This webinar explores why and how faculty must align and connect course objectives, course learning outcomes, and program learning outcomes with syllabi, class lessons, and assessment plans. The facilitator explains curriculum mapping and how it affects student success. Participants learn to identify the disconnect between instructor, student, and employers, and how to connect course objectives to employers’ demands.

Learning Outcomes:

By the end of this presentation, participants will be able to:

  • Clearly identify and solve problems associated with learning outcomes.
  • Properly restructure program curriculum mapping. 
  • Help students successfully transition from the college classroom to the workforce.

Kenneth Williams Sr. is an author, assistant professor, and Department Chair of Carpentry at Delgado Community College. He is a NISOD Excellence Award recipient and three-time presenter at the International Conference on Teaching and Leadership Excellence. Williams is also a Master NCCER Instructor, OSHA Outreach Trainer, Green Build Reviewer, and has 35 years of experience working in construction. Williams attended Xavier University at New Orleans and Holy Cross College, where he studied music. He is dedicated to researching innovative strategies that help improve students’ careers and has made it his mission to help skilled carpenters get licensed.

Thursday, November 12, 2020

Pacific: 11:00 am - 12:00 pm
Mountain: 12:00 pm - 1:00 pm
Central: 1:00 pm - 2:00 pm
Eastern: 2:00 pm - 3:00 pm

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Coping With COVID: A Snapshot of Faculty Skills, Challenges, and Lessons Learned 

In spring 2020, the world shifted in response to the COVID-19 pandemic. In this webinar, the facilitators share the results of an investigation into what their two-year colleagues have done to cope with the stress of teaching, research, and service at their colleges since the online transition. Hear about the skills found to be successful, the challenges faced, and recommendations for surviving and thriving at your own college. 

Learning Outcomes: 

  1. Learn how to enumerate potentially successful coping skills. 
  2. Be able to describe potential campus challenges. 
  3. List three specific skills to help cope with the stress of professional roles.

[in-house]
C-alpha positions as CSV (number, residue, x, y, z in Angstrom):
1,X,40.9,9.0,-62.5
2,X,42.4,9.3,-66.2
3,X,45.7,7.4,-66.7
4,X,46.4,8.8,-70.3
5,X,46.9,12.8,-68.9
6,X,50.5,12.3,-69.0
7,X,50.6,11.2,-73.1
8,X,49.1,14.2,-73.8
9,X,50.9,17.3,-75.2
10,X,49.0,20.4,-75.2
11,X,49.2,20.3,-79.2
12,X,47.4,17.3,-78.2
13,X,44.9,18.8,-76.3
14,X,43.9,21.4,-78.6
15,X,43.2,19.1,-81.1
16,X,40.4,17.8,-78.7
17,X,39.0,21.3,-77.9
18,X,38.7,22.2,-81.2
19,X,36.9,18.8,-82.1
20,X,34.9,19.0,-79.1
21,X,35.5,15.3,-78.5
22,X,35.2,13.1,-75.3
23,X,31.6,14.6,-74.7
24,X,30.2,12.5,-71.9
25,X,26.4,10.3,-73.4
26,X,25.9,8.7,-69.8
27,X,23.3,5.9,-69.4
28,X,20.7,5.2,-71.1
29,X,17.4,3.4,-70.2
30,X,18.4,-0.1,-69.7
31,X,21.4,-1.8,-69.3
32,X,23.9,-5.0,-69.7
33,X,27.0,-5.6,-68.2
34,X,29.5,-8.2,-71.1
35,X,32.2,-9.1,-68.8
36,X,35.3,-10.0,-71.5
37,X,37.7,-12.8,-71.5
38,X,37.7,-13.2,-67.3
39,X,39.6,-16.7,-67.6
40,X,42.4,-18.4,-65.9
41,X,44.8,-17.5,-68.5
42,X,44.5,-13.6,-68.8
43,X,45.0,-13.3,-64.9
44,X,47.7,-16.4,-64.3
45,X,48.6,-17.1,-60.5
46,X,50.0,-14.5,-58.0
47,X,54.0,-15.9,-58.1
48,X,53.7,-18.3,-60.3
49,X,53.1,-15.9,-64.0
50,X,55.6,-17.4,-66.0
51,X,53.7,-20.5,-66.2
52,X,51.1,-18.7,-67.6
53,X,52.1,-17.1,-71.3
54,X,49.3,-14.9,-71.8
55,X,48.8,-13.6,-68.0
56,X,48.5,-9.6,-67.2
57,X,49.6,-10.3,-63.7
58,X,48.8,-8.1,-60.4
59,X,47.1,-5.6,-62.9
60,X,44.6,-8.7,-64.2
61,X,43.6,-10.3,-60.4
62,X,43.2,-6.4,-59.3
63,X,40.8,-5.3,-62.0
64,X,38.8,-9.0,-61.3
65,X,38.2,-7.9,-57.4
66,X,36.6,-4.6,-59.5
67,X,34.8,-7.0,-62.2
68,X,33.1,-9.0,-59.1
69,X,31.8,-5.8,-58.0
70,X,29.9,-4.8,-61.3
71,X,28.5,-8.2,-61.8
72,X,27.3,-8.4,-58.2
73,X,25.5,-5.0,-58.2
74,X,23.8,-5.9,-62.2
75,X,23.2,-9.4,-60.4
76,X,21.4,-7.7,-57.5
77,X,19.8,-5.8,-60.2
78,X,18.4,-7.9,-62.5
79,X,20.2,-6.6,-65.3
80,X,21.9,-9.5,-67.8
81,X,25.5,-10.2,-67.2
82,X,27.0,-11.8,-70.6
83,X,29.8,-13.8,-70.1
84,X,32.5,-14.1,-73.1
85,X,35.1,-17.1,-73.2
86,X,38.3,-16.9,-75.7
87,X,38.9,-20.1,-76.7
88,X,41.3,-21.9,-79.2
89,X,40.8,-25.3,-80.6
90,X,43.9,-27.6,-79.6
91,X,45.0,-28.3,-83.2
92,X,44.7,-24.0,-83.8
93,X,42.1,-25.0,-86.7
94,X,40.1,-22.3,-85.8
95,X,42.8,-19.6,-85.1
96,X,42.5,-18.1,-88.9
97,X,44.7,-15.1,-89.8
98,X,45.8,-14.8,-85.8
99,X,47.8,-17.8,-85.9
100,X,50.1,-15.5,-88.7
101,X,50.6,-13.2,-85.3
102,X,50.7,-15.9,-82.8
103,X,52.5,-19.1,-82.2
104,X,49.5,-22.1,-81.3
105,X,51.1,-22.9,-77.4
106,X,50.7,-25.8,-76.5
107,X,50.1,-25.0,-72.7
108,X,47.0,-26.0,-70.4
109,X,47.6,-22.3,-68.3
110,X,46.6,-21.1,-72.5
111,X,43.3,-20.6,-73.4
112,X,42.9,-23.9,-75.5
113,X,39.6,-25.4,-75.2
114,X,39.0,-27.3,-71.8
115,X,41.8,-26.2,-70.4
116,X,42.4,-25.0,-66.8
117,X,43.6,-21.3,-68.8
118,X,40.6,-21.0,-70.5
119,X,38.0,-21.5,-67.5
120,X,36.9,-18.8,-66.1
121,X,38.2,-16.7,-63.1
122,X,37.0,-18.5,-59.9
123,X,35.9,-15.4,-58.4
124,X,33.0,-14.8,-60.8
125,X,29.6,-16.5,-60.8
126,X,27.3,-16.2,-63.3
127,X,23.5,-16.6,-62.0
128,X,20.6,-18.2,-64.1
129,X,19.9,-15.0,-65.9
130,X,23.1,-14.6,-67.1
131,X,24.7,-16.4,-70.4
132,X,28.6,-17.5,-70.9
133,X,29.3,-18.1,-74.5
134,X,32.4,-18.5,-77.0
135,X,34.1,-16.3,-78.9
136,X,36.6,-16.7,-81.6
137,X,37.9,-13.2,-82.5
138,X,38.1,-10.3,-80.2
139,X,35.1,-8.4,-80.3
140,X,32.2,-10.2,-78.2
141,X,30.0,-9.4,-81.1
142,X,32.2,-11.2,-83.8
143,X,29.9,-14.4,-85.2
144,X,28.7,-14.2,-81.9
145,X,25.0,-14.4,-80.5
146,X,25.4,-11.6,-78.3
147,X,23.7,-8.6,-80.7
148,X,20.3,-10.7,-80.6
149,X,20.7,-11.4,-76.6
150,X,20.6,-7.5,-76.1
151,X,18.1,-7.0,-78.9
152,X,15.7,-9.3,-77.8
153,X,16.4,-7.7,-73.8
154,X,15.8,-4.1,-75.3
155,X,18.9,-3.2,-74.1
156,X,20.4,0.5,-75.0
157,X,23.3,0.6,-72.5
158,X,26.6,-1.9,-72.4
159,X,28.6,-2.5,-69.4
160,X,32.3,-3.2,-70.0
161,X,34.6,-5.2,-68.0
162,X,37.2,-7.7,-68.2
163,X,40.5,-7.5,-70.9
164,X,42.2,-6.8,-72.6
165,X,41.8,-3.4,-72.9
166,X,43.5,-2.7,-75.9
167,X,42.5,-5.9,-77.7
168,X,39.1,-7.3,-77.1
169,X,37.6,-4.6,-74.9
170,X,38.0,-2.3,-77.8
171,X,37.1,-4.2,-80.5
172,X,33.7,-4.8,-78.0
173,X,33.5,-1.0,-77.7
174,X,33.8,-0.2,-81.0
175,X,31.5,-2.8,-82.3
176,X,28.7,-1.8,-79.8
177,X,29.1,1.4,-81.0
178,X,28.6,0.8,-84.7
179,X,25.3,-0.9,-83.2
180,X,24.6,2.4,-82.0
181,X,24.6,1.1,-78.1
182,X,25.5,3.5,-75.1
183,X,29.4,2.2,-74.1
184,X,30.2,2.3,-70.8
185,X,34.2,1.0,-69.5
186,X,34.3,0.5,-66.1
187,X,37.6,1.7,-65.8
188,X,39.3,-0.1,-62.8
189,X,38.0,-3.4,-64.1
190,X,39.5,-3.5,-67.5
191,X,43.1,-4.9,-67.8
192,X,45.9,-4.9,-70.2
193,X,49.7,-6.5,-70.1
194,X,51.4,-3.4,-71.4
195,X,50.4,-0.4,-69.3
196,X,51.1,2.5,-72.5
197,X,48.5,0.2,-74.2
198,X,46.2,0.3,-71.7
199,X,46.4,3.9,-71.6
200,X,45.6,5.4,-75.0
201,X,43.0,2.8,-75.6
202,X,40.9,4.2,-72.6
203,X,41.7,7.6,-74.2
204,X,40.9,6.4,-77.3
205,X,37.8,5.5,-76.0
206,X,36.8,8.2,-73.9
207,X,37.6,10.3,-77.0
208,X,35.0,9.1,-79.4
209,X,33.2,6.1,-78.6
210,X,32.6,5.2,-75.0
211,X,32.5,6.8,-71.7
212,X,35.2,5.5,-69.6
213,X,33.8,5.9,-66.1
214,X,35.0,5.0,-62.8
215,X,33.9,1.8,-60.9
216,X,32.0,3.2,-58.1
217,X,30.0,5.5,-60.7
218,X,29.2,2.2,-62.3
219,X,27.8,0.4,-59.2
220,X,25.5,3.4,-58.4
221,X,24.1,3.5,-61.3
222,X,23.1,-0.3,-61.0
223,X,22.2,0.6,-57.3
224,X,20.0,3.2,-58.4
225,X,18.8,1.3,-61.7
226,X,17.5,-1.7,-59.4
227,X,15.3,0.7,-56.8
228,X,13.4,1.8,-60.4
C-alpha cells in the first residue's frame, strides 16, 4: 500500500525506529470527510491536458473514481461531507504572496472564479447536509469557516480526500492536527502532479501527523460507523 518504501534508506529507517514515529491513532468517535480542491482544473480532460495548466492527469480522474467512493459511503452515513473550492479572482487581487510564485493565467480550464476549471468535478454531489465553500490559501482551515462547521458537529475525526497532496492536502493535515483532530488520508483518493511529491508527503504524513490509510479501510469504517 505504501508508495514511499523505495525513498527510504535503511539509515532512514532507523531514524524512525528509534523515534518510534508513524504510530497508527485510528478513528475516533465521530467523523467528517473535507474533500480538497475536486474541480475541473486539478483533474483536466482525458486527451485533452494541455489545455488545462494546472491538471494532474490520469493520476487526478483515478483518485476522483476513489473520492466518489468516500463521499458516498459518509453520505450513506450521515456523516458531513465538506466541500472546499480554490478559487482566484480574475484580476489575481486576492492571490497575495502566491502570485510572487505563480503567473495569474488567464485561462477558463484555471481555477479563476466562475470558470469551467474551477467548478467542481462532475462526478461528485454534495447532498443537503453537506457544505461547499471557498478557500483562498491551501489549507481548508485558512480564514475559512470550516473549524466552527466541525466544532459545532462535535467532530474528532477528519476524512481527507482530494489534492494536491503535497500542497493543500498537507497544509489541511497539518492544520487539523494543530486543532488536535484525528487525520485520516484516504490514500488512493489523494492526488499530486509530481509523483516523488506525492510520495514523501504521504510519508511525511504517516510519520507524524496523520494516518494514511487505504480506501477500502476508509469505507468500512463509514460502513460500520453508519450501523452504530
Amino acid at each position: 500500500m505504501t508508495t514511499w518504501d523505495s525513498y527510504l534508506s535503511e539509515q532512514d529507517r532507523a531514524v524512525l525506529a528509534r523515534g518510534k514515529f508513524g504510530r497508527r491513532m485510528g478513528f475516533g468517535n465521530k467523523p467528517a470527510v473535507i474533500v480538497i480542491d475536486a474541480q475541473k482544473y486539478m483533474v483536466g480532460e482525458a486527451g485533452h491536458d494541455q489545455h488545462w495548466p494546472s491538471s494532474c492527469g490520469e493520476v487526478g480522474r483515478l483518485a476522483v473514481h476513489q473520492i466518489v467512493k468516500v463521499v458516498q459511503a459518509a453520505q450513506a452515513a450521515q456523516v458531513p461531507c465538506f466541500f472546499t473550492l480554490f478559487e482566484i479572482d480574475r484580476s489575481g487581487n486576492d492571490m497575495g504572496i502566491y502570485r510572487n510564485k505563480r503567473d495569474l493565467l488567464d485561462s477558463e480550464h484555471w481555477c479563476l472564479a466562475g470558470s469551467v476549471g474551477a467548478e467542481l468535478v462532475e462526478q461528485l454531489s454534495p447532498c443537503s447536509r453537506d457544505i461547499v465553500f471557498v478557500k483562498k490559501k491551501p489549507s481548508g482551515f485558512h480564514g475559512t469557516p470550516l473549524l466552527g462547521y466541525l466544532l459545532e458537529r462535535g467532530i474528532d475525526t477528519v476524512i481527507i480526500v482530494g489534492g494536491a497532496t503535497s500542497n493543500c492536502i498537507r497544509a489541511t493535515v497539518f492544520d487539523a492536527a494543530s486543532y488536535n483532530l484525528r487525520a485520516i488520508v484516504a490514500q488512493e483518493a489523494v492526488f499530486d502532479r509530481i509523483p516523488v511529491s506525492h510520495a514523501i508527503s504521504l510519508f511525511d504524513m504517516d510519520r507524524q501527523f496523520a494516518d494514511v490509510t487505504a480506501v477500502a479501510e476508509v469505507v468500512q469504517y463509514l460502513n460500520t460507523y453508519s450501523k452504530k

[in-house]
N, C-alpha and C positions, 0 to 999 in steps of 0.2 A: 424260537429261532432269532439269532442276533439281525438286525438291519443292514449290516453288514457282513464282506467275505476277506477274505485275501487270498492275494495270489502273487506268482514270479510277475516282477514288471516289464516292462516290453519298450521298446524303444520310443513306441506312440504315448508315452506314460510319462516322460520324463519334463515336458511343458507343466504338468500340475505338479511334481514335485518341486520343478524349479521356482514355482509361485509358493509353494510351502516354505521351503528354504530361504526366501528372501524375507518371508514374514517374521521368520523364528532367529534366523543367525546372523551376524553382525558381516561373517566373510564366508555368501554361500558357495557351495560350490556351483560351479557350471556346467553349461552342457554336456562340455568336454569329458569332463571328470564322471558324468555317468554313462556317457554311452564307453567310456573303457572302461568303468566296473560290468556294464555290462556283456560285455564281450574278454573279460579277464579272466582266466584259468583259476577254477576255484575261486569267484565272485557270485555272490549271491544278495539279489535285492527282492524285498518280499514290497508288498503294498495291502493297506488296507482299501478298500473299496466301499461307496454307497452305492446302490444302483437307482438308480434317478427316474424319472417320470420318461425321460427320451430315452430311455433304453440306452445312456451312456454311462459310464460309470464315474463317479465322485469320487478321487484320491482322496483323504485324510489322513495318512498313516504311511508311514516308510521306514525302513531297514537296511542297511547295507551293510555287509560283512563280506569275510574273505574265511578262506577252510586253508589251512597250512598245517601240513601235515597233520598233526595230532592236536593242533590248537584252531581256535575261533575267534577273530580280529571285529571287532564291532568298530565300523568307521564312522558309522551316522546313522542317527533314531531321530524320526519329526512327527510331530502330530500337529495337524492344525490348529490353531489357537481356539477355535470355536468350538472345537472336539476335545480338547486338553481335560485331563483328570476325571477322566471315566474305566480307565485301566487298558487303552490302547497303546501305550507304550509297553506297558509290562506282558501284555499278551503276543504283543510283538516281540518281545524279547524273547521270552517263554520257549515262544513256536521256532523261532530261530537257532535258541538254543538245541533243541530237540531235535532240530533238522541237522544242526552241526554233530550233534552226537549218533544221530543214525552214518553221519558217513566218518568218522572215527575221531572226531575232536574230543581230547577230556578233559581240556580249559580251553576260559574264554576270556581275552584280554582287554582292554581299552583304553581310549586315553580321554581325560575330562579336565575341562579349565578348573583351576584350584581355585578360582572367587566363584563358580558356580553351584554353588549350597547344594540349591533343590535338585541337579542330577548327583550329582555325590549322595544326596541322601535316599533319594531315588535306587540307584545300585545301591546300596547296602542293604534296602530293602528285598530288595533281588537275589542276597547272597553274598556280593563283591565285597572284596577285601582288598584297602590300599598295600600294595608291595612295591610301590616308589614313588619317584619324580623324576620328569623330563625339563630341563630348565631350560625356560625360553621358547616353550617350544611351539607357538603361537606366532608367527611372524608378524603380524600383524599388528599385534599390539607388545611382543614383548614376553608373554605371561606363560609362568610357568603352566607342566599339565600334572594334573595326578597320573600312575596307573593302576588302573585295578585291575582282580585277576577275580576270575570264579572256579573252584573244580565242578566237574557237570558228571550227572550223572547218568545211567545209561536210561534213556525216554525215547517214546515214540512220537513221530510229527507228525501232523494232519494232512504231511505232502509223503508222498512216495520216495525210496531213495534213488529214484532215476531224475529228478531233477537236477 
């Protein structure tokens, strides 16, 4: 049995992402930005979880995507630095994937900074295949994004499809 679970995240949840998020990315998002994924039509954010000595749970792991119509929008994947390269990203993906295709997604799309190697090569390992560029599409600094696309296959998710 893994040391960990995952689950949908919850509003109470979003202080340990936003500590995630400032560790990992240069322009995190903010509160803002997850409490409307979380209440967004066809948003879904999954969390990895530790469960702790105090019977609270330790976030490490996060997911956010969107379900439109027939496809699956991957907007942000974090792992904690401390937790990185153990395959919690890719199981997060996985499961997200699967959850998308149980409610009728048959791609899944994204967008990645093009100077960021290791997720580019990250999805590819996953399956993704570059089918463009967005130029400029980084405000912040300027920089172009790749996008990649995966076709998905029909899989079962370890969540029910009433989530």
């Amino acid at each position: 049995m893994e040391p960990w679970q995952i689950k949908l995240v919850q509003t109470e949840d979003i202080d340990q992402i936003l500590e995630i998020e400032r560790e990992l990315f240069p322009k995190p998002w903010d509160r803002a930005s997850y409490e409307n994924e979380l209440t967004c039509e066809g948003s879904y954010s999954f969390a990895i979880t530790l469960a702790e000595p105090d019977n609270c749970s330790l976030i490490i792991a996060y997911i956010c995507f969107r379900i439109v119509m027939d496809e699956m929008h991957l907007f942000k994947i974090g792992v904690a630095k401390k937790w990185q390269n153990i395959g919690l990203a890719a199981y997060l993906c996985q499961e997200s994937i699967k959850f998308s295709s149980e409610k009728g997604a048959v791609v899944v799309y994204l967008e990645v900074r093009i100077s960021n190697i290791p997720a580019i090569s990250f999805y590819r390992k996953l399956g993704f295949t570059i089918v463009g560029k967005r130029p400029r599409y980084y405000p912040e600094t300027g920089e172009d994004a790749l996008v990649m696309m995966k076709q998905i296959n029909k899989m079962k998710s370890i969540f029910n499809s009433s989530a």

Dr. Aaron Peterson is an assistant professor of educational leadership with emphases in higher education and student affairs at Minnesota State University Moorhead (MSUM). He earned a BS from St. Cloud State University in St. Cloud, Minnesota, with majors in communication studies and aviation operations in 2005; a MS in negotiation and dispute resolution from Creighton University’s School of Law in Omaha, Nebraska in 2012; and an Ed.D. in educational leadership with a focus in higher education administration through Minnesota State University, Mankato in 2018. Prior to joining the faculty at MSUM, Dr. Peterson served in multiple leadership roles within the arena of higher education and student affairs. Presently, Dr. Peterson is conducting studies involving stress, coping, and leadership approaches involving university and college faculty during the pandemic. Dr. Peterson is also the co-creator of The Leadership Lab. The Leadership Lab is an online presence and hub for students, scholars, and practitioners to share research and best practices around multiple areas regarding leadership. 

Jason Kaufman, Ph.D., Ed.D., is a professor of educational leadership at Minnesota State University, Mankato and a licensed psychologist. His teaching uses a lean and lab-rich approach to promote scientific thinking, which he honed as a community college instructor. His research explores how nature-based and mind-body interventions can promote human functioning. He enjoys nature photography as time and travel allow. 

Thursday, January 14, 2021

Pacific: 11:00 am - 12:00 pm
Mountain: 12:00 pm - 1:00 pm
Central: 1:00 pm - 2:00 pm
Eastern: 2:00 pm - 3:00 pm

Register Now